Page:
@James Tiberius Kirk

    The thing about the Consensus is that it is a big a political football as anything else in the debate.

    Pro-AGW politicians tend to exaggerate it. They downplay all the probabilities and caveats that come with it. And fail to mention that a significant minority of competent climate scientists are not signed up.

    Whereas some sceptic lobbyists will have you believe that the number of scientists dissenting from the mainstream is a majority.

    You may find the two following articles by the warmist science side interesting.

    (Note the comment "Of course, just because most scientists think something is true does not necessarily mean they are right.")


    It certainly is not an indication gthey are wrong. In fact all science is provisional and can be overturned (or more likely modified) with new evidence. However, it is application of the scientific method taht will do this, not rhetorical arguments.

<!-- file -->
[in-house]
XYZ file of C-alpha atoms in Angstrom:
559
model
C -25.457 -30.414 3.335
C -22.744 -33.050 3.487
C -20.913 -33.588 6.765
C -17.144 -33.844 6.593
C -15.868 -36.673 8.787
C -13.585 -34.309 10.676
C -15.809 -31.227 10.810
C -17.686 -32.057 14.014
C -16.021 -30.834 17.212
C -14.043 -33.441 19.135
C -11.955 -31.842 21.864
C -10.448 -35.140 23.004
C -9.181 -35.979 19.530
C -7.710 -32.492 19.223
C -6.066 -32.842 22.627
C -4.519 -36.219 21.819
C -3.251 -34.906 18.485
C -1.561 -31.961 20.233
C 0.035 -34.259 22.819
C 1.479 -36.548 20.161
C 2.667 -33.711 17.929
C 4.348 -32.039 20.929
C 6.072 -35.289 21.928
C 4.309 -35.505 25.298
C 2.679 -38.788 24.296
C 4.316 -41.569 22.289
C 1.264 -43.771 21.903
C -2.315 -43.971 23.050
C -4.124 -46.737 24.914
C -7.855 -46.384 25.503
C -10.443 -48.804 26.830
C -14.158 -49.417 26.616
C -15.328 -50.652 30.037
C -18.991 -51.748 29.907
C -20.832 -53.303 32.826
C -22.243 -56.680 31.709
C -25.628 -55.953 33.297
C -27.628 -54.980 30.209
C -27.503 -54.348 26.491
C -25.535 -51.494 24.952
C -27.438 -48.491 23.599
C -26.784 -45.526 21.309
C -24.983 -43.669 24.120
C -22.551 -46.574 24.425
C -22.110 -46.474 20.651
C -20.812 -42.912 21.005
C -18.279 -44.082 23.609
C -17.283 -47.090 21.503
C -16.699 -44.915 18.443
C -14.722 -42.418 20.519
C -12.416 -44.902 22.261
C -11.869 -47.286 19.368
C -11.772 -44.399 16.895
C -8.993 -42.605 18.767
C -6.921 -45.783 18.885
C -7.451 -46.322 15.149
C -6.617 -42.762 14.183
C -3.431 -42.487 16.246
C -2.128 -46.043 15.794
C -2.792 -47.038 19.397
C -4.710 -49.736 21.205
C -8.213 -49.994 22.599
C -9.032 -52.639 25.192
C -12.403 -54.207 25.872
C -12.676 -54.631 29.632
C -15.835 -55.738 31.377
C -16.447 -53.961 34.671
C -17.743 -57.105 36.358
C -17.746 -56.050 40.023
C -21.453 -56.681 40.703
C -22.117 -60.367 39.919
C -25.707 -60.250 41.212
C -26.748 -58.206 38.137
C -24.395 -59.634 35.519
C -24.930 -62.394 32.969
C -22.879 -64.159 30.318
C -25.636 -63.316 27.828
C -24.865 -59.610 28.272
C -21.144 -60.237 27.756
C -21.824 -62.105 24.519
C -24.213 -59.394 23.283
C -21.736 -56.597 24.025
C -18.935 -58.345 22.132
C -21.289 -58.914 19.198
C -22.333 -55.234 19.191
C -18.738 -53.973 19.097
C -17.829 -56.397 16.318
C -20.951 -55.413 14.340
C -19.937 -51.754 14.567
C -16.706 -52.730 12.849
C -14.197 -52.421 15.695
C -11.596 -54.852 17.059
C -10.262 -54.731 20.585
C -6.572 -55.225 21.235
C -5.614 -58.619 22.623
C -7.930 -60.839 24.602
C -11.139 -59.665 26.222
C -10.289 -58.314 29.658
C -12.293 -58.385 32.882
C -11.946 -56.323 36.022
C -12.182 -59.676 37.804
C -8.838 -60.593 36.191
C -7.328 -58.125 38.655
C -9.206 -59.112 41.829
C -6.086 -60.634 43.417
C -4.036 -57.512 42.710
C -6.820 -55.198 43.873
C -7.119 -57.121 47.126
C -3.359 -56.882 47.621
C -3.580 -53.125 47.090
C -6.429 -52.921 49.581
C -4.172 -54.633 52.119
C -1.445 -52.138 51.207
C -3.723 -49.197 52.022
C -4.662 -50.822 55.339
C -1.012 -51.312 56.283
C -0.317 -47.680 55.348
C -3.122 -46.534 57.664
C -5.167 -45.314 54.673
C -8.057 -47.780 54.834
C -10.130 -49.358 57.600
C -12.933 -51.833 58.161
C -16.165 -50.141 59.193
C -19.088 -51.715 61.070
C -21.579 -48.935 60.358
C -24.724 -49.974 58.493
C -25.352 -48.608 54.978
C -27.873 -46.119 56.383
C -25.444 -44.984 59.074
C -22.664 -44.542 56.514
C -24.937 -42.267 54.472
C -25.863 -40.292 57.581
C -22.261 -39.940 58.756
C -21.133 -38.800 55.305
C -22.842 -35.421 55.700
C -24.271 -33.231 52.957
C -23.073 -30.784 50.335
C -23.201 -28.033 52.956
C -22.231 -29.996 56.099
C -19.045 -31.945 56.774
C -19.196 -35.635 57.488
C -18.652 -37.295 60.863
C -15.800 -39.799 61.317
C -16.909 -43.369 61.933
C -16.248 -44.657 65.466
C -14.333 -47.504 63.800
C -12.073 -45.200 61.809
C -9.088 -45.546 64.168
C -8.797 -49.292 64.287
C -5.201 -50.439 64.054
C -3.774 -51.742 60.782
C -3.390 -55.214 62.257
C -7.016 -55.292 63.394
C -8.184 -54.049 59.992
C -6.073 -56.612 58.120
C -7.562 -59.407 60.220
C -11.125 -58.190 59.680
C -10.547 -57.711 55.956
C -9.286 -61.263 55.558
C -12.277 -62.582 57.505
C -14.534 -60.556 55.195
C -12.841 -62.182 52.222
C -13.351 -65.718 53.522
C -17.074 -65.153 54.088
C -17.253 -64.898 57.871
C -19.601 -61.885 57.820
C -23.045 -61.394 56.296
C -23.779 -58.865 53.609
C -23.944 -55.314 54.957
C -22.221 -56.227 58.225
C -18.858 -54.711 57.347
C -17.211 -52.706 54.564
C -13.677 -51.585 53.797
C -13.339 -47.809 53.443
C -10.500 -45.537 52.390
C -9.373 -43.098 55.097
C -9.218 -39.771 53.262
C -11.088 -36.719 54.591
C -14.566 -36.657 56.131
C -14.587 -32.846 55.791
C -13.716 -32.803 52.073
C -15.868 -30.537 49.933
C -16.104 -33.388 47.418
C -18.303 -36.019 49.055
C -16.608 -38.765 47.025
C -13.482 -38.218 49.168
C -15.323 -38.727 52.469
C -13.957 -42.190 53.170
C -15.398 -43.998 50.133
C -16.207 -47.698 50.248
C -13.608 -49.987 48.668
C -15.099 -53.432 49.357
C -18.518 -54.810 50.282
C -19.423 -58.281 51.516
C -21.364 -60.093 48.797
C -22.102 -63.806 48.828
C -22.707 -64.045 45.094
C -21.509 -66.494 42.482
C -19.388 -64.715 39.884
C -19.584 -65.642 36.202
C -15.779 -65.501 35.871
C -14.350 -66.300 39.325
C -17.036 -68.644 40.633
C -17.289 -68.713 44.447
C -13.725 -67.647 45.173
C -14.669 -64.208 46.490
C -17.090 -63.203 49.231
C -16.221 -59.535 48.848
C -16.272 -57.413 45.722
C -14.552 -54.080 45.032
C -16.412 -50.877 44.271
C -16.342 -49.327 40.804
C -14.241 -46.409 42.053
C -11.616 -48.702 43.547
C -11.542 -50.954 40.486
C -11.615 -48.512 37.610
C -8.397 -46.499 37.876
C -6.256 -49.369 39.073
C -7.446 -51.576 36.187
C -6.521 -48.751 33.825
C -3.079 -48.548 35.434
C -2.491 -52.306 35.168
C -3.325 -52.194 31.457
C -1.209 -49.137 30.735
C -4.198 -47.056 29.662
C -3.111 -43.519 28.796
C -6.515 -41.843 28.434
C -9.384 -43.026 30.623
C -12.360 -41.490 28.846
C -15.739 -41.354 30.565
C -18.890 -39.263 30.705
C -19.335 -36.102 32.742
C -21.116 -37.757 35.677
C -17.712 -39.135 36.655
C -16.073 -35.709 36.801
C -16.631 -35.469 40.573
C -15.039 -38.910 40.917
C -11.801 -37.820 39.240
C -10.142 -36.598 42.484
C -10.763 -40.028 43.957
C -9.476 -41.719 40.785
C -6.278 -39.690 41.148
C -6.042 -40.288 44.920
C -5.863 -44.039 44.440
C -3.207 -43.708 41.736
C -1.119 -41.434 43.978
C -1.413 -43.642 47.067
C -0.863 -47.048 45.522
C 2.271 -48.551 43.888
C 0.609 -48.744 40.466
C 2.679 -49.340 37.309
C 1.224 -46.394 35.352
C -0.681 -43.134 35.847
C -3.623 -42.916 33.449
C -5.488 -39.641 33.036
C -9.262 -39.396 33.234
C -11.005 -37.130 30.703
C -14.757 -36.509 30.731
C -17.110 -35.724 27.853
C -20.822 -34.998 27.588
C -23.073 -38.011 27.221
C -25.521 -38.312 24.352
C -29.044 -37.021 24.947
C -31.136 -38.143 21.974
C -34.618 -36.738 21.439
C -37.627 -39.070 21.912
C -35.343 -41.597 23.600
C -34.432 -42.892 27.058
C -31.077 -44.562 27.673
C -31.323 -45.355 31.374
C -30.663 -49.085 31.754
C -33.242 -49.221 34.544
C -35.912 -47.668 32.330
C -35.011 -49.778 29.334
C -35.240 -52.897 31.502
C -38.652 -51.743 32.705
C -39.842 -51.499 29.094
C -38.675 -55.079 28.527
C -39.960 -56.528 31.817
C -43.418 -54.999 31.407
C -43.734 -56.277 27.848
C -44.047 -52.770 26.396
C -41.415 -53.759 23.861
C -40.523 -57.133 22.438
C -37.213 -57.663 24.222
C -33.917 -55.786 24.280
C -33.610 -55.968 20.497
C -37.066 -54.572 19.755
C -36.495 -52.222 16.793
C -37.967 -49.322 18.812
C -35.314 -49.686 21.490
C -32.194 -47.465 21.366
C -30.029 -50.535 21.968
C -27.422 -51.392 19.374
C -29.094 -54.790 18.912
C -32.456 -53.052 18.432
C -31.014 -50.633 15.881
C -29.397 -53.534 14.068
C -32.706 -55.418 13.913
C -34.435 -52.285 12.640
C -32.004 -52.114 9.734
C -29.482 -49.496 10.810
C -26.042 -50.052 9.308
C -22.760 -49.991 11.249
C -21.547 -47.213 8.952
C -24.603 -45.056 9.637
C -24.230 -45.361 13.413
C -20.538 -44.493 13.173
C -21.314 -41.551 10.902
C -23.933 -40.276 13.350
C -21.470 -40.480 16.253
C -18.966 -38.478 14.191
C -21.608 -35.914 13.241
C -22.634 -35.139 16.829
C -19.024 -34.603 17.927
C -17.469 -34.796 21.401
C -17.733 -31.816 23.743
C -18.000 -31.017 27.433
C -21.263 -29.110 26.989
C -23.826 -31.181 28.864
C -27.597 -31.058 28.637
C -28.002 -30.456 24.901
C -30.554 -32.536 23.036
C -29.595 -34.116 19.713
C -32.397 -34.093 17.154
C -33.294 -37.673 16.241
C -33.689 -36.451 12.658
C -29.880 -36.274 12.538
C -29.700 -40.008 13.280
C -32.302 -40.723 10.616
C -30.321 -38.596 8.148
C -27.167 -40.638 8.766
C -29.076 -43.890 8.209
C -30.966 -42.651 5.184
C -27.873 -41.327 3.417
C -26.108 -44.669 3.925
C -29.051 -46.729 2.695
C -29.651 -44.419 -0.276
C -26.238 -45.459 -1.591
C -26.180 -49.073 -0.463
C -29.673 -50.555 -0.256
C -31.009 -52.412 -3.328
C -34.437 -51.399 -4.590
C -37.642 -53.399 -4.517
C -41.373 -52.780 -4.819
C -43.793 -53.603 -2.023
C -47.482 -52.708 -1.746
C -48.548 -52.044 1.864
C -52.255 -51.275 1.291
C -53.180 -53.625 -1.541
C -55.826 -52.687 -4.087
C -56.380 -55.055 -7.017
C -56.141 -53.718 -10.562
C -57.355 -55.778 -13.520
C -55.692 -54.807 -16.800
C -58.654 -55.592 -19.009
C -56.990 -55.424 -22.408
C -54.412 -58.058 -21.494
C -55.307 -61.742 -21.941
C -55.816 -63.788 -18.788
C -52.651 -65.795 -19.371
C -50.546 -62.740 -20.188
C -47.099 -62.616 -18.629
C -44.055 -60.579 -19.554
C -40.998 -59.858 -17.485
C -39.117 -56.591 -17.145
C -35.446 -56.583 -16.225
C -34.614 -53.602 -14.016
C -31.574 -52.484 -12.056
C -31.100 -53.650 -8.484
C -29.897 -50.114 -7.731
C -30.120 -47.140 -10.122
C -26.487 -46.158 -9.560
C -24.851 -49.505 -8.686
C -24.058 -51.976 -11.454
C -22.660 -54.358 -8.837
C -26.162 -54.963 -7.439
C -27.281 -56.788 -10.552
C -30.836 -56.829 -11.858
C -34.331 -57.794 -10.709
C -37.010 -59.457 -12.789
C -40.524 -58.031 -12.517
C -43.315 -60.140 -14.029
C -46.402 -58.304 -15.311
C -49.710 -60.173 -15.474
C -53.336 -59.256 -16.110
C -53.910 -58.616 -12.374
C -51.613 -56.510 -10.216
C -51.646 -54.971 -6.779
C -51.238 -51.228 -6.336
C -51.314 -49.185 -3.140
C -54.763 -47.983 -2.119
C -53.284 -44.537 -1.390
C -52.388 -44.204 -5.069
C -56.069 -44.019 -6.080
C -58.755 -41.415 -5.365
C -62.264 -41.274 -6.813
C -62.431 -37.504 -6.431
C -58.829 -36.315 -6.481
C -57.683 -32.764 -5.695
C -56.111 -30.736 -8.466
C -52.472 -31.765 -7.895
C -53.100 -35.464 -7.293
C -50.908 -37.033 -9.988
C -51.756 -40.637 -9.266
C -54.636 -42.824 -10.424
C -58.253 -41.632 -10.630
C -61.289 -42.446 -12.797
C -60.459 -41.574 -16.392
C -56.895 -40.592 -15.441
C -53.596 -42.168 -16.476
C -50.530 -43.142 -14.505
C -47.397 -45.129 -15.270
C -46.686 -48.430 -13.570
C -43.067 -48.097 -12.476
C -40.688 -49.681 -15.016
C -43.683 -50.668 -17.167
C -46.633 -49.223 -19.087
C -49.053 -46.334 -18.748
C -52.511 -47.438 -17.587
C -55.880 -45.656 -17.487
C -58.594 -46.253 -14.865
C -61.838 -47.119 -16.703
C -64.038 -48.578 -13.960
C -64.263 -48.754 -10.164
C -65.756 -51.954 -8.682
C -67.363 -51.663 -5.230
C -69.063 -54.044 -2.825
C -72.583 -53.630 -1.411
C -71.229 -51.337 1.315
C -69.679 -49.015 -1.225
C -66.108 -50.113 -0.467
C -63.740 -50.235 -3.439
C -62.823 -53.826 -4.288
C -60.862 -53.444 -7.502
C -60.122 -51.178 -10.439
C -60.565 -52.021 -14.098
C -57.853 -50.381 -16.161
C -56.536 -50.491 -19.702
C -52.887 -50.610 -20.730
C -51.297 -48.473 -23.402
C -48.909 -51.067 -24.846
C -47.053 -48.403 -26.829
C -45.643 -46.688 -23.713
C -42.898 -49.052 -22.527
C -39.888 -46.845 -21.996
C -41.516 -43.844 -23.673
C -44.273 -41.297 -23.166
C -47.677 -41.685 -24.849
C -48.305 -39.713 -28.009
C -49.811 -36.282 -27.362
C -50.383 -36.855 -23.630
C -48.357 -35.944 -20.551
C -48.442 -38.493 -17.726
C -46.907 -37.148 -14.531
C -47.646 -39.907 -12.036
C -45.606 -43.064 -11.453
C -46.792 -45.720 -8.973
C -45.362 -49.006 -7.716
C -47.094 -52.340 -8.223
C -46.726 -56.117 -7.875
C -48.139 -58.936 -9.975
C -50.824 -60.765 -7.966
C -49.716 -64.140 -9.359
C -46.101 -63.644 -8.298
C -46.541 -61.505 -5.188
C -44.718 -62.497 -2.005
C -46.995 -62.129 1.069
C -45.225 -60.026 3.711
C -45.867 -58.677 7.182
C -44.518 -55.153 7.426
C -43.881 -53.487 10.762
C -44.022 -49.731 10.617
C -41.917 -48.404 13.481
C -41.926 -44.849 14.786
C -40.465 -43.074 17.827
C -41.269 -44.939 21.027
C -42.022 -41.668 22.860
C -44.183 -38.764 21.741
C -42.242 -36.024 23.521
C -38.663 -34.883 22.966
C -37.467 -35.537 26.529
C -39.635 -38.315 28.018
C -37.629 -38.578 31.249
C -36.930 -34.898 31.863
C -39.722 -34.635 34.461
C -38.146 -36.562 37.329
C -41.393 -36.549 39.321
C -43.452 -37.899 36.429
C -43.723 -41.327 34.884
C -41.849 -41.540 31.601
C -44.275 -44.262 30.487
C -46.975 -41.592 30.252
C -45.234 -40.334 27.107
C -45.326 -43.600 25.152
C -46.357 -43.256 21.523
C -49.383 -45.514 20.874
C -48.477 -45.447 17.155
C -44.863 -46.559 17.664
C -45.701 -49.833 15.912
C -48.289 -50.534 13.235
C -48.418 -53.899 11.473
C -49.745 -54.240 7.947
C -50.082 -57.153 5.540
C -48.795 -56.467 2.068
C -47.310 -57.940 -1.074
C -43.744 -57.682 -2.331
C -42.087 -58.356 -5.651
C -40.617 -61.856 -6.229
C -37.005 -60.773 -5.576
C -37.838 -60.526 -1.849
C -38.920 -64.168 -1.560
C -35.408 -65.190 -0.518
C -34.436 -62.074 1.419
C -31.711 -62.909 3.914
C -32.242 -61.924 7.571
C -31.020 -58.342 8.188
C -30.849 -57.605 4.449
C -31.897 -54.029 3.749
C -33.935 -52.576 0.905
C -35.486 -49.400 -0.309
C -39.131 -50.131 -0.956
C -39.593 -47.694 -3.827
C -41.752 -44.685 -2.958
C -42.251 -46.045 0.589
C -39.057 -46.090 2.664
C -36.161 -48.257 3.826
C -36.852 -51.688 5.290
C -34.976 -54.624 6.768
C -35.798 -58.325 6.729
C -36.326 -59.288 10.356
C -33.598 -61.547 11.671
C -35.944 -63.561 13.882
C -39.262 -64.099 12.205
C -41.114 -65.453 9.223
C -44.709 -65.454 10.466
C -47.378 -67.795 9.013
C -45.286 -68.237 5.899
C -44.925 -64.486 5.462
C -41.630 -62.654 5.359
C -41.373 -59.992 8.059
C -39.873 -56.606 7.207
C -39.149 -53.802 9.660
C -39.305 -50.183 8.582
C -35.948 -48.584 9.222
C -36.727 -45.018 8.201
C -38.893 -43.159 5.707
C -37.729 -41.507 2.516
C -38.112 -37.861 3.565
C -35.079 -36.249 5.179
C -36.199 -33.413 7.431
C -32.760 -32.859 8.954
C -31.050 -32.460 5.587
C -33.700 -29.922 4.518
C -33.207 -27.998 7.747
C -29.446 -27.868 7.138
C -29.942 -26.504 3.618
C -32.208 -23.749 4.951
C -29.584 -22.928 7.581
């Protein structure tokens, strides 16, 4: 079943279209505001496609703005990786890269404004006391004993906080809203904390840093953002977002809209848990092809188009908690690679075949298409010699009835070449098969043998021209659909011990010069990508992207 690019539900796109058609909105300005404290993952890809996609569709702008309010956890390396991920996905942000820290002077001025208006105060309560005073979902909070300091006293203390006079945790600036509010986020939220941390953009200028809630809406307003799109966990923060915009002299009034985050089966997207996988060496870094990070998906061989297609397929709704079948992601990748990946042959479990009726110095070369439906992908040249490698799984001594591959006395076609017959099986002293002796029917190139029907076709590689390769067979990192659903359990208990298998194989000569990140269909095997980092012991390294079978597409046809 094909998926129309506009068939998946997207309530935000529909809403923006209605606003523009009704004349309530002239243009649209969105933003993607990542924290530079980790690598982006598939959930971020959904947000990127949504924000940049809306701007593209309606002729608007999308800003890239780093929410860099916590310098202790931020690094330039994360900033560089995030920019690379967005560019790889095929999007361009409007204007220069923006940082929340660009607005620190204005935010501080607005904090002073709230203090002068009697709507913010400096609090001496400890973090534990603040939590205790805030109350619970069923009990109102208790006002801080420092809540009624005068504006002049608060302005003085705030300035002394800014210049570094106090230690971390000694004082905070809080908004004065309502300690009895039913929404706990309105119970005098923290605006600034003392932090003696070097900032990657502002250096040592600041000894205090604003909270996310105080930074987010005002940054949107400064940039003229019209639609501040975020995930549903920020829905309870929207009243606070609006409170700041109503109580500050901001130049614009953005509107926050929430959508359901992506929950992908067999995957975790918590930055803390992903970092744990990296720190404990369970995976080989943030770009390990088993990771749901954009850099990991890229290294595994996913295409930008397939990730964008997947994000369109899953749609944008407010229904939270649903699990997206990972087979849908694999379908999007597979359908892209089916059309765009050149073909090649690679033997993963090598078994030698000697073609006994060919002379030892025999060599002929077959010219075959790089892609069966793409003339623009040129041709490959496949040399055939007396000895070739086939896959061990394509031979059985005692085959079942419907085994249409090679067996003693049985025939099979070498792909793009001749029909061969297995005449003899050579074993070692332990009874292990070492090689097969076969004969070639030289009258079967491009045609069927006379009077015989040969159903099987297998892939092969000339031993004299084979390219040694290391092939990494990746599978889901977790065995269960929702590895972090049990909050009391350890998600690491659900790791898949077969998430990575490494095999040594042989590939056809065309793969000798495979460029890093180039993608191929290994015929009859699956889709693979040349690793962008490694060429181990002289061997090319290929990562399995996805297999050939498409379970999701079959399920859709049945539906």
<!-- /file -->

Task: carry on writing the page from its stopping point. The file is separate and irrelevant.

Science can be defined as the thought system favoured by most current scientists. Those who think differently are “independent thinkers” and can expect to have papers rejected by scientific journals. Most independent thinkers are wrong. Some are right and provide the framework for the orthodoxy of the future. But don’t expect other scientists and policy makers to reject current orthodoxy in the most likely vain hope someone might come forward in the future with a new orthodoxy.